Categories: Economic News

The US economy continues to surprise experts, with a major inflation reading due this week to add to the noise | Economy

Last week, economists eagerly awaited the Labor Department’s monthly jobs report for July.

This would be the first real test of the Federal Reserve’s anti-inflationary monetary policy, following consecutive 75 basis point hikes in interest rates designed to slow the economy by reducing demand and cooling the labor market. Second-quarter gross domestic product had already registered a second consecutive contraction in output, a common, though unofficial, measure of a recession.

Estimates centered on a monthly job gain of 250,000, with one Wall Street firm even suggesting the number would be 75,000. The real number: 528,000 new jobs, bringing the economy back to pre-pandemic levels and lowering the unemployment rate to 3.5%, the same rate it was before the coronavirus was declared a global health emergency .

“There are more people working in America today than before the pandemic began. In fact, there are more people working in America than at any time in American history,” President Joe Biden said Friday from the House White.

But no good deed goes unpunished. As soon as the report was released, economists came out with their comments, and while many celebrated the outsized number, there were also concerns that it would mean an even more aggressive stance from the Fed that could still stifle the economy and cause a recession. .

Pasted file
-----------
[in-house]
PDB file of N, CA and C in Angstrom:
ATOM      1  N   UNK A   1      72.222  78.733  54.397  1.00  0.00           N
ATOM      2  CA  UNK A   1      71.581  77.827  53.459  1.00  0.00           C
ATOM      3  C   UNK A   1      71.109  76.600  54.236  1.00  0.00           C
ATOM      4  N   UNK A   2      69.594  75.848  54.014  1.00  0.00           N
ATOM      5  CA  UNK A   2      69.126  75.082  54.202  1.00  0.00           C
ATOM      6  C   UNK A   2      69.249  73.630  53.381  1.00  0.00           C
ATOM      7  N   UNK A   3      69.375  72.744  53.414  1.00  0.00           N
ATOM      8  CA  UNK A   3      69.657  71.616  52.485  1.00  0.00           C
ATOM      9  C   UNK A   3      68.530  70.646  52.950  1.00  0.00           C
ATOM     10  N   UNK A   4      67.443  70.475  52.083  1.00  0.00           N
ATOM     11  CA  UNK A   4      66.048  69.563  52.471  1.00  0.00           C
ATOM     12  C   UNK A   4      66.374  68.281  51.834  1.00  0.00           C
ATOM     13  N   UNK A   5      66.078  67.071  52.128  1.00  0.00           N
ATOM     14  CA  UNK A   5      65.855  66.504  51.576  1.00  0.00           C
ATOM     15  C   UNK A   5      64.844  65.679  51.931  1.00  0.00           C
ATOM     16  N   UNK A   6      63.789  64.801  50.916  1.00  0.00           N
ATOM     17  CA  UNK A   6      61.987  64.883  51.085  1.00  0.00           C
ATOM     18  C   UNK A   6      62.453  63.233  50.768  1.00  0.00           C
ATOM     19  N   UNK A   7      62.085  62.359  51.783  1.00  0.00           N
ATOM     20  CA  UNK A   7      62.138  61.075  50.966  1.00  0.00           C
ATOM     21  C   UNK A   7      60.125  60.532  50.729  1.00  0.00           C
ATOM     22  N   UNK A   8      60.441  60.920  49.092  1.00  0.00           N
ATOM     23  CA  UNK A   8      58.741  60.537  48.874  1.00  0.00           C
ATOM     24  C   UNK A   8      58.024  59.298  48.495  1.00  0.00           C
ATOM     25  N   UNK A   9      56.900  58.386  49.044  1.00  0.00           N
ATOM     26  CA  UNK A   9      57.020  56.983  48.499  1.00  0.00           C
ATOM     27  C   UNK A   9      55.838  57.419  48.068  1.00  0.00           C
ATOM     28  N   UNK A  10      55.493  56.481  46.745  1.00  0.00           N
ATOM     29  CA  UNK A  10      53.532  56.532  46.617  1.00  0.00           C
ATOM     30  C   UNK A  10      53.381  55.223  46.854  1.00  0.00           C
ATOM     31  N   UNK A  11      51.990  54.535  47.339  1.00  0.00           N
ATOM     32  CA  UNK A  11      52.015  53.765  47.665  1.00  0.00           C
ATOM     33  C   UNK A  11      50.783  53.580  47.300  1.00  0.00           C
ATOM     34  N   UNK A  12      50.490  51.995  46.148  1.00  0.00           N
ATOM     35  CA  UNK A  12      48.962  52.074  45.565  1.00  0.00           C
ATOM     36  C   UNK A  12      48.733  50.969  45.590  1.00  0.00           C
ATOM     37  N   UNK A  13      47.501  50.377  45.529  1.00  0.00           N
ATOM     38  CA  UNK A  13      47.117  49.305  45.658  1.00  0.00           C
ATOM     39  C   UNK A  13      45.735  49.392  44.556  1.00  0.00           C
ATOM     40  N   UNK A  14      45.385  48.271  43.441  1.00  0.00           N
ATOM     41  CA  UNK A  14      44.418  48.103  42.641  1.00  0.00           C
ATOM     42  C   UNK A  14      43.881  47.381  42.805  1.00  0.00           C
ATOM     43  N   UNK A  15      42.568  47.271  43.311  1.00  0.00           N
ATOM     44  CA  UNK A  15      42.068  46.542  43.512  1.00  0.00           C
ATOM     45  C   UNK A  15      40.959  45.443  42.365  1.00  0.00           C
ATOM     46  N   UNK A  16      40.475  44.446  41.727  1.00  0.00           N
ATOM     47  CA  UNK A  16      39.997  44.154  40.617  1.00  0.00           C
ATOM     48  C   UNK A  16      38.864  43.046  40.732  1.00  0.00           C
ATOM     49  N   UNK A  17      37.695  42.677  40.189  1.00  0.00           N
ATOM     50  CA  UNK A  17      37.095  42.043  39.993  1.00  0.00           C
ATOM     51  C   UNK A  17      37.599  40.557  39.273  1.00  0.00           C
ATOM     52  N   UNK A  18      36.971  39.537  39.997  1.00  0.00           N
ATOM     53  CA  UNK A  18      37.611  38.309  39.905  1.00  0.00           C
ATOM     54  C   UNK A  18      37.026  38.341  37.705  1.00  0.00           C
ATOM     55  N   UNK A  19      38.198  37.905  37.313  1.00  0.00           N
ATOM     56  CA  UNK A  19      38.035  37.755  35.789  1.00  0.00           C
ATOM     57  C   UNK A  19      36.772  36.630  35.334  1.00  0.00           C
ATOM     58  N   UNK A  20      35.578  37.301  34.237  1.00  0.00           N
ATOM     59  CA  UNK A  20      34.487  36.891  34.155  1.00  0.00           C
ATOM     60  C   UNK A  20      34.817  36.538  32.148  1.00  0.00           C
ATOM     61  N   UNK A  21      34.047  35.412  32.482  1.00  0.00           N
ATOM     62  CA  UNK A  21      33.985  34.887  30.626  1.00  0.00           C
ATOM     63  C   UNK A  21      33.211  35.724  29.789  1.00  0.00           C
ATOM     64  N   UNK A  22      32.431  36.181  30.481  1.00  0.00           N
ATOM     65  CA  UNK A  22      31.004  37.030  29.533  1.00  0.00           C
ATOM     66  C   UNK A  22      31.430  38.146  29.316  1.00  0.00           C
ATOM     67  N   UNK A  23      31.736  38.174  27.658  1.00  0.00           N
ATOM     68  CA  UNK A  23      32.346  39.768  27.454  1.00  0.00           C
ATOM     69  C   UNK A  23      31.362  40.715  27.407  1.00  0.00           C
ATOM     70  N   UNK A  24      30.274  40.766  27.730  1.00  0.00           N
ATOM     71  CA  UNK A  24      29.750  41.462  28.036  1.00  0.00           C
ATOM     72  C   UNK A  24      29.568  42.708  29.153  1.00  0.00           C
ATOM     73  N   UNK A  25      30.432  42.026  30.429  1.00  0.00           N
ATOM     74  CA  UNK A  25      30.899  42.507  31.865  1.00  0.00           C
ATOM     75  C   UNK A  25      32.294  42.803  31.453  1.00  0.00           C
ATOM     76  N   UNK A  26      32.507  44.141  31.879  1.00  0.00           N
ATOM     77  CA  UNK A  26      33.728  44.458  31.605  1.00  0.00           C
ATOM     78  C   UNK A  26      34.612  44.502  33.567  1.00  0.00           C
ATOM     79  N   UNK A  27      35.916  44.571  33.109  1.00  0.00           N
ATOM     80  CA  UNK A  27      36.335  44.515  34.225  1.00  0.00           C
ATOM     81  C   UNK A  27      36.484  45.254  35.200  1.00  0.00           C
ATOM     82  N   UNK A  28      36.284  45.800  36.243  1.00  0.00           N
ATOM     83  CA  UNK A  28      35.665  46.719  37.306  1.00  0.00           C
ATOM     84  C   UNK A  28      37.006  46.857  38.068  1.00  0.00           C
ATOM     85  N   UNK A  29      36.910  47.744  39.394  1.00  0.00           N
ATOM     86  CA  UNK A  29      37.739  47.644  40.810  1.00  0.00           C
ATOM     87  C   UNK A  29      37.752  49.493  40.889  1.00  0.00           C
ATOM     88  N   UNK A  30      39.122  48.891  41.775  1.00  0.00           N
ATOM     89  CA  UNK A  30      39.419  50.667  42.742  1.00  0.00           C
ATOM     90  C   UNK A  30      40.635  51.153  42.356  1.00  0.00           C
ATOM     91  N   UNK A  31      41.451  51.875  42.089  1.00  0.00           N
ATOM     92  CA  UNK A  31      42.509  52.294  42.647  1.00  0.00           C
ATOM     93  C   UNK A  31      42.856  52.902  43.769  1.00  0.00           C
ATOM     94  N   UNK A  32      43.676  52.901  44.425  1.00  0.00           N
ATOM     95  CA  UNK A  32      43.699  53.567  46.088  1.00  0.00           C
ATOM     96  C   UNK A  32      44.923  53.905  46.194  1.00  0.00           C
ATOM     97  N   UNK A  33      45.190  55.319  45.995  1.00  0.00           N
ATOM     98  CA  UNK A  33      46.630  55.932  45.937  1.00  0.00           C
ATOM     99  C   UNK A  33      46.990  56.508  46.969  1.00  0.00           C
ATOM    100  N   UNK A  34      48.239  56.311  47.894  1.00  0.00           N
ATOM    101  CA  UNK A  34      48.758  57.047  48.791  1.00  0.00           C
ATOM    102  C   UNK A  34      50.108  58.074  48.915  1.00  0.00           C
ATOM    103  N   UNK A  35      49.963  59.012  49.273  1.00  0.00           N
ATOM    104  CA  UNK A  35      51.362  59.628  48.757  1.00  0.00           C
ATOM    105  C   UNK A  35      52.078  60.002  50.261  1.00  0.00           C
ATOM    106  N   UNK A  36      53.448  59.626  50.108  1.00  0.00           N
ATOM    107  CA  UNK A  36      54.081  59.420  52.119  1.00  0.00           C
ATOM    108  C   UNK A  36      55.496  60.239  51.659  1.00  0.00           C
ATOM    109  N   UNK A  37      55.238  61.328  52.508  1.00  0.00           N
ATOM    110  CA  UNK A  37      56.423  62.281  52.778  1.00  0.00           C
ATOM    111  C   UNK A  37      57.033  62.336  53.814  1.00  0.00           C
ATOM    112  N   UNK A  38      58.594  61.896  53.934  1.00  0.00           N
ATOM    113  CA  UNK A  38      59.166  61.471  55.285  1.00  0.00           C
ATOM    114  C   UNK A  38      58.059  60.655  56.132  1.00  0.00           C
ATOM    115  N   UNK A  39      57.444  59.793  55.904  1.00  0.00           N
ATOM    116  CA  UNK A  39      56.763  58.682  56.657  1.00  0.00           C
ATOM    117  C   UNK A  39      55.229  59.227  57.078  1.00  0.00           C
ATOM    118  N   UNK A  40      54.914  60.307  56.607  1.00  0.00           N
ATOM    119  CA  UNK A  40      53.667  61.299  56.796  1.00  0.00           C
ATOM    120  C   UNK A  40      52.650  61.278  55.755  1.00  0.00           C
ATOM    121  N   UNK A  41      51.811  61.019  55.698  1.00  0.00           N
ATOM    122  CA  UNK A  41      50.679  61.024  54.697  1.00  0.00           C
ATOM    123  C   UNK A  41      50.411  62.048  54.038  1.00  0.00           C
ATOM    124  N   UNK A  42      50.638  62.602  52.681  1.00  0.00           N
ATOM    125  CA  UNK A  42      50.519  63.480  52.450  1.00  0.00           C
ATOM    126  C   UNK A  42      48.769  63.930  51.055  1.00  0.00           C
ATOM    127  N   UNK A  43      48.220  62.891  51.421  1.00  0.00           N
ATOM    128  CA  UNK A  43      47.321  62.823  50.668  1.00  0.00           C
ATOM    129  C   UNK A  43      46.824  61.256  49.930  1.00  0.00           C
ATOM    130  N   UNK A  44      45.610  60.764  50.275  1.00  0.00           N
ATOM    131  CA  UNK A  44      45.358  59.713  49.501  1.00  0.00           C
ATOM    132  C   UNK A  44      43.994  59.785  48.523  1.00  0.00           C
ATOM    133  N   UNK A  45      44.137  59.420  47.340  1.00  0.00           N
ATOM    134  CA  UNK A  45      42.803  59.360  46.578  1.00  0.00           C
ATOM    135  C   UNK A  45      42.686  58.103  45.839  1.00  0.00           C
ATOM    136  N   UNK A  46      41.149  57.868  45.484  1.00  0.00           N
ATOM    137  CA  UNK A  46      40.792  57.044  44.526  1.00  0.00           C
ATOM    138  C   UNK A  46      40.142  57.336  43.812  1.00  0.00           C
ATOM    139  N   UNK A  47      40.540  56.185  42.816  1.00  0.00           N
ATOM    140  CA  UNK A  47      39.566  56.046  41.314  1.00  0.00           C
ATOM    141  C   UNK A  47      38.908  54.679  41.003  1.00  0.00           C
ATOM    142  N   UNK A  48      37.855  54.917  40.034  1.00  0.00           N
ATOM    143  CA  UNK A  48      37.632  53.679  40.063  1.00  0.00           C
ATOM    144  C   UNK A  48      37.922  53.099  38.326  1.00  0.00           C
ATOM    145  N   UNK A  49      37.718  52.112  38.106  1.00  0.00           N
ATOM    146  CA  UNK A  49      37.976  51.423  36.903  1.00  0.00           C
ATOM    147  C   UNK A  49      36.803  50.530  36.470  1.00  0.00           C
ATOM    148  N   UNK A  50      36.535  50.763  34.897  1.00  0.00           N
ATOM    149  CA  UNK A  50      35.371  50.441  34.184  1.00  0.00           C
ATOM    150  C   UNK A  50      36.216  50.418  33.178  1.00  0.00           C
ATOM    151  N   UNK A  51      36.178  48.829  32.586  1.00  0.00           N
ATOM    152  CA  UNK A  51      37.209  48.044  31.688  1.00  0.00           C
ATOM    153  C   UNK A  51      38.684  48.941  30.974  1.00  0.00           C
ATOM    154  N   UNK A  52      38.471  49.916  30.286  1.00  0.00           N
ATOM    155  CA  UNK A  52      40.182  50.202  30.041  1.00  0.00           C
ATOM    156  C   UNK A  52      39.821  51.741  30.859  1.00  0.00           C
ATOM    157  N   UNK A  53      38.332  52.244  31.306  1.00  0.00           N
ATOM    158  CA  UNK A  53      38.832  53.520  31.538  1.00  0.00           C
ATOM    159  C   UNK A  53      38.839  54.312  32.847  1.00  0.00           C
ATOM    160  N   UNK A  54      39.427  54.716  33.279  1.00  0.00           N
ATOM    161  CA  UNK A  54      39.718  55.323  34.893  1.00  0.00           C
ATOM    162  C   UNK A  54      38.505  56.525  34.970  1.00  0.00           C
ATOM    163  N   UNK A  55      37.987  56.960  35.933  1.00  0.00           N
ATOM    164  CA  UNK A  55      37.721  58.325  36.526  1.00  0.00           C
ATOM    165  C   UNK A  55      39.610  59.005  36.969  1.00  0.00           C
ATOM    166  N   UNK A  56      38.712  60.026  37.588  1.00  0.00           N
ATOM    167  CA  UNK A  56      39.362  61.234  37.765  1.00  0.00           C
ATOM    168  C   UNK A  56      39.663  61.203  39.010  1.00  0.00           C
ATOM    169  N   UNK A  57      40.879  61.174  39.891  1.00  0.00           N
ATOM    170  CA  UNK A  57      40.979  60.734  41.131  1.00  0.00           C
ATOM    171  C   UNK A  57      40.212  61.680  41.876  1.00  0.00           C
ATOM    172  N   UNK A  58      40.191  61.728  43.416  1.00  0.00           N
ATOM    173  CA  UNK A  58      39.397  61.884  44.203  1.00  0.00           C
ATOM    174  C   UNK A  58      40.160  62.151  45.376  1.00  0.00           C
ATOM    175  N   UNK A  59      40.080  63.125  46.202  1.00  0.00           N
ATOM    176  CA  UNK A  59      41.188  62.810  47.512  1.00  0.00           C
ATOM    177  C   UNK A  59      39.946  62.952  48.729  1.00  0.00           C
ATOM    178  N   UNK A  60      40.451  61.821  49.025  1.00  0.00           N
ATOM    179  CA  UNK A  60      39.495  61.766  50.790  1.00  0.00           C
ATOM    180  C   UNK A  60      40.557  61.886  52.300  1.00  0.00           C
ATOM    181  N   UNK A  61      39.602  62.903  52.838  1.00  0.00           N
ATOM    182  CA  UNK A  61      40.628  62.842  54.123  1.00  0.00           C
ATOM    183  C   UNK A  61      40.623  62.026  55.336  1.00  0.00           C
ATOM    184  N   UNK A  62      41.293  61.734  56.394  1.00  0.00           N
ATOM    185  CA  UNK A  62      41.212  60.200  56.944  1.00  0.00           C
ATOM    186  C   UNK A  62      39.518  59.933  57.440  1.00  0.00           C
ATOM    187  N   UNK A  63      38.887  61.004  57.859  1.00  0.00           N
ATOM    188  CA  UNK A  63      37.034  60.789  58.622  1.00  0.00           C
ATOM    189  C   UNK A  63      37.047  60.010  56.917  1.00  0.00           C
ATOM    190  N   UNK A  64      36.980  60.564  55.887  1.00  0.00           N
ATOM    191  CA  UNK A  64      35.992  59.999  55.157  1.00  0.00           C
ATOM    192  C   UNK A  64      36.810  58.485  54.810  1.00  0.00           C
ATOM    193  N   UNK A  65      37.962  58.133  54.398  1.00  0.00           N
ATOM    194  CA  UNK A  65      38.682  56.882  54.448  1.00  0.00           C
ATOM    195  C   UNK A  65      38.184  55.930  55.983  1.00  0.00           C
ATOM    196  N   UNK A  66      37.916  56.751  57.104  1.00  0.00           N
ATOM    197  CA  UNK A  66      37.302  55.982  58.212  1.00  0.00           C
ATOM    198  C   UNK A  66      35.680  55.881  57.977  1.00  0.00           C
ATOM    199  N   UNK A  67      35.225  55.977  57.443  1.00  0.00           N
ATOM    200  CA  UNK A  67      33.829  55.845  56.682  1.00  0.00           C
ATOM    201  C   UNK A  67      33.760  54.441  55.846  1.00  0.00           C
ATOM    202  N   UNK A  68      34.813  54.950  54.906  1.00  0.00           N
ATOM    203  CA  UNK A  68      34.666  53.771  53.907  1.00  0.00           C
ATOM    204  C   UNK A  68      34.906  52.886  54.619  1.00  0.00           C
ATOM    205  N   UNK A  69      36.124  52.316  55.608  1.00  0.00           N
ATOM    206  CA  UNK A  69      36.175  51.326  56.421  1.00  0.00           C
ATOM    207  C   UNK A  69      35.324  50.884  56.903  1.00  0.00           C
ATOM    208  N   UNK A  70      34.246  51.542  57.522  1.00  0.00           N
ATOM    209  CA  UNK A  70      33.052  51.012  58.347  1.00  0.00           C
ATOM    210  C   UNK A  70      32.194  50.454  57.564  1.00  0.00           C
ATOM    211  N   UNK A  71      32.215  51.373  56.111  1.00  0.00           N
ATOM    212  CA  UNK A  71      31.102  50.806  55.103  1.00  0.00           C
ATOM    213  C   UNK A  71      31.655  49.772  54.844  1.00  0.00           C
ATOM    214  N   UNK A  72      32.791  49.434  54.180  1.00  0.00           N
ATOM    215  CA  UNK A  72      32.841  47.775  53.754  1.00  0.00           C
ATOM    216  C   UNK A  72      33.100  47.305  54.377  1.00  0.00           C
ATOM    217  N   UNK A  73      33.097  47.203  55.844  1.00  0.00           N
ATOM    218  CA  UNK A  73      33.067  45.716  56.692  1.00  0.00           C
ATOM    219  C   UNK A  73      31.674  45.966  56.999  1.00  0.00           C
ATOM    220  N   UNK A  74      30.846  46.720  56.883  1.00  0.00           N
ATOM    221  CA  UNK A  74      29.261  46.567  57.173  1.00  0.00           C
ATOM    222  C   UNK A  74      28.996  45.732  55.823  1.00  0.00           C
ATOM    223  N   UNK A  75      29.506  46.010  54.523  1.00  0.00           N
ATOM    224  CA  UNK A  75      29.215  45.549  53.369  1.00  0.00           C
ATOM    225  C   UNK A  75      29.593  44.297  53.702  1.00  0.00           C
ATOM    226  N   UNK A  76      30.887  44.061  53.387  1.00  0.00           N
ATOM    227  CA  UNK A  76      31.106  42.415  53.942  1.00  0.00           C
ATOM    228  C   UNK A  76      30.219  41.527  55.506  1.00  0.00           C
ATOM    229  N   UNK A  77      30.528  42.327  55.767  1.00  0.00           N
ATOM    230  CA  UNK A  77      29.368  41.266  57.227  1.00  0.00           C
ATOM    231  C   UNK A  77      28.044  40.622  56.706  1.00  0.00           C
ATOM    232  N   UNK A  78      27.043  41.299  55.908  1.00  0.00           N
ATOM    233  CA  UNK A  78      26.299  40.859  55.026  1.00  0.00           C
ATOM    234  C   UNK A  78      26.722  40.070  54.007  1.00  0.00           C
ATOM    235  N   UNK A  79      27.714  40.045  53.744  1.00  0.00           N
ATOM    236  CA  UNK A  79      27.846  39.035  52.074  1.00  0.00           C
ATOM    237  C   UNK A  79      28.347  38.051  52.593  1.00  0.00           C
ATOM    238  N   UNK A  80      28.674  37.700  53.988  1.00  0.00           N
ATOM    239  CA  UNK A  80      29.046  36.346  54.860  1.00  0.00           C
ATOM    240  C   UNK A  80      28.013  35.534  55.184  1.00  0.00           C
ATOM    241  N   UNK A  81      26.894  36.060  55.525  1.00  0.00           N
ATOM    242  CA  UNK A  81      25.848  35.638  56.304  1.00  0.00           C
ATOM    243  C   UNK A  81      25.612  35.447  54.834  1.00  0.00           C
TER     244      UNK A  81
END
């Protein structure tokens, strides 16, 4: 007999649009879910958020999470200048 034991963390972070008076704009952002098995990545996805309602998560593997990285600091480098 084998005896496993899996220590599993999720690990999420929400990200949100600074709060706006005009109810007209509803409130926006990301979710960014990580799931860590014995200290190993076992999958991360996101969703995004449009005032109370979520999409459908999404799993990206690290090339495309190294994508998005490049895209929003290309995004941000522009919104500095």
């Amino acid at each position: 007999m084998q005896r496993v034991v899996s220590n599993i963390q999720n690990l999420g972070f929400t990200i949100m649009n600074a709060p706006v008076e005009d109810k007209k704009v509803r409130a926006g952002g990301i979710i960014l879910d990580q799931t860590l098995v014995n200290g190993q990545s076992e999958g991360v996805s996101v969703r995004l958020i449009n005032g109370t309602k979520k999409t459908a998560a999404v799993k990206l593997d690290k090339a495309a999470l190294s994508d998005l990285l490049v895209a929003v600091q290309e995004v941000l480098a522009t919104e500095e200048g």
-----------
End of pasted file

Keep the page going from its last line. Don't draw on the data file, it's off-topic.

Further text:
“Falling unemployment and the participation rate will frustrate central banks as a tighter labor market adds inflationary risk to the economy,” Jeffrey Roach, chief economist at LPL Financial, said on Friday.

“Markets are having trouble digesting the implications of July’s strong labor market. The big headline job gain was a surprise and could convince people like San Francisco Fed President Mary Daly that the economy needs another 75 basis point hike at the Fed’s next meeting. Now all eyes are on inflation.”

Political cartoons about the economy

This is what is so confusing about today’s economy and its recovery from a once-in-a-century pandemic. Experts misjudged how strongly it would bounce back after the steepest and shortest quarterly decline on record. And now they may misjudge how they will manage the downward shift to a more normal growth rate, and how resilient the labor market will be in the second half of the year and beyond.

“On the one hand, exogenous events over the past nearly three years have fundamentally reshaped the structure of the US and international economy,” said Bernard Baumohl, chief global economist at the Economic Outlook Group. “This is not your typical business cycle. This is also not your typical employment pattern. The dynamics driving inflation also have little in common with previous inflation cycles.”

There will be another chance for experts to weigh in on Wednesday, when the government reports July’s consumer price index. With inflation surprisingly on the rise in June, with a monthly gain of 1.3% taking the annual rate to 9.1%, economists are looking for a downward shift from the increase in the 1, 3% in June to 0.2% in July. This would bring the overall CPI to a level of 8.7%.